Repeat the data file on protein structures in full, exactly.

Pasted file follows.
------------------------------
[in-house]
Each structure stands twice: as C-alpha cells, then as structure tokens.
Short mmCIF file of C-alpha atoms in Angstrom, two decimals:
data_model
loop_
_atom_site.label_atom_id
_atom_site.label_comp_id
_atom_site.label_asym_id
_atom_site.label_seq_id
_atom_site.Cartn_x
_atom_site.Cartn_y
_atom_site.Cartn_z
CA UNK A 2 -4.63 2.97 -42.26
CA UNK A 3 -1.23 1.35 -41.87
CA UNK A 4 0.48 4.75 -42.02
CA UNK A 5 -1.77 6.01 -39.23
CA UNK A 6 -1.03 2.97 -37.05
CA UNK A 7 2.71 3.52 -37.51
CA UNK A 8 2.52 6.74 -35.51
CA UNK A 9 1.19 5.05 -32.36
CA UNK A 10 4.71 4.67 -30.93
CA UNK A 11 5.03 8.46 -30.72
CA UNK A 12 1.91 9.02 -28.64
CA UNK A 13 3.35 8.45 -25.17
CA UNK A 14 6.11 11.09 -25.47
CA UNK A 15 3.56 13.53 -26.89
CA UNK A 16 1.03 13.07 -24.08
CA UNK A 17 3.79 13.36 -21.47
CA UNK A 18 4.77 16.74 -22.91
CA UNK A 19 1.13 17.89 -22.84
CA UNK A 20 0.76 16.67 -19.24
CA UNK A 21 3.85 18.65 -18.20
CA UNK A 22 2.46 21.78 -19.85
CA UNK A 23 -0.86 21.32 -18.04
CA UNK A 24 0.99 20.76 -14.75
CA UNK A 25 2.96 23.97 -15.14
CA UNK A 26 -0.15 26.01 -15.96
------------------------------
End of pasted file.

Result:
[in-house]
Each structure stands twice: as C-alpha cells, then as structure tokens.
Short mmCIF file of C-alpha atoms in Angstrom, two decimals:
data_model
loop_
_atom_site.label_atom_id
_atom_site.label_comp_id
_atom_site.label_asym_id
_atom_site.label_seq_id
_atom_site.Cartn_x
_atom_site.Cartn_y
_atom_site.Cartn_z
CA UNK A 2 -4.63 2.97 -42.26
CA UNK A 3 -1.23 1.35 -41.87
CA UNK A 4 0.48 4.75 -42.02
CA UNK A 5 -1.77 6.01 -39.23
CA UNK A 6 -1.03 2.97 -37.05
CA UNK A 7 2.71 3.52 -37.51
CA UNK A 8 2.52 6.74 -35.51
CA UNK A 9 1.19 5.05 -32.36
CA UNK A 10 4.71 4.67 -30.93
CA UNK A 11 5.03 8.46 -30.72
CA UNK A 12 1.91 9.02 -28.64
CA UNK A 13 3.35 8.45 -25.17
CA UNK A 14 6.11 11.09 -25.47
CA UNK A 15 3.56 13.53 -26.89
CA UNK A 16 1.03 13.07 -24.08
CA UNK A 17 3.79 13.36 -21.47
CA UNK A 18 4.77 16.74 -22.91
CA UNK A 19 1.13 17.89 -22.84
CA UNK A 20 0.76 16.67 -19.24
CA UNK A 21 3.85 18.65 -18.20
CA UNK A 22 2.46 21.78 -19.85
CA UNK A 23 -0.86 21.32 -18.04
CA UNK A 24 0.99 20.76 -14.75
CA UNK A 25 2.96 23.97 -15.14
CA UNK A 26 -0.15 26.01 -15.96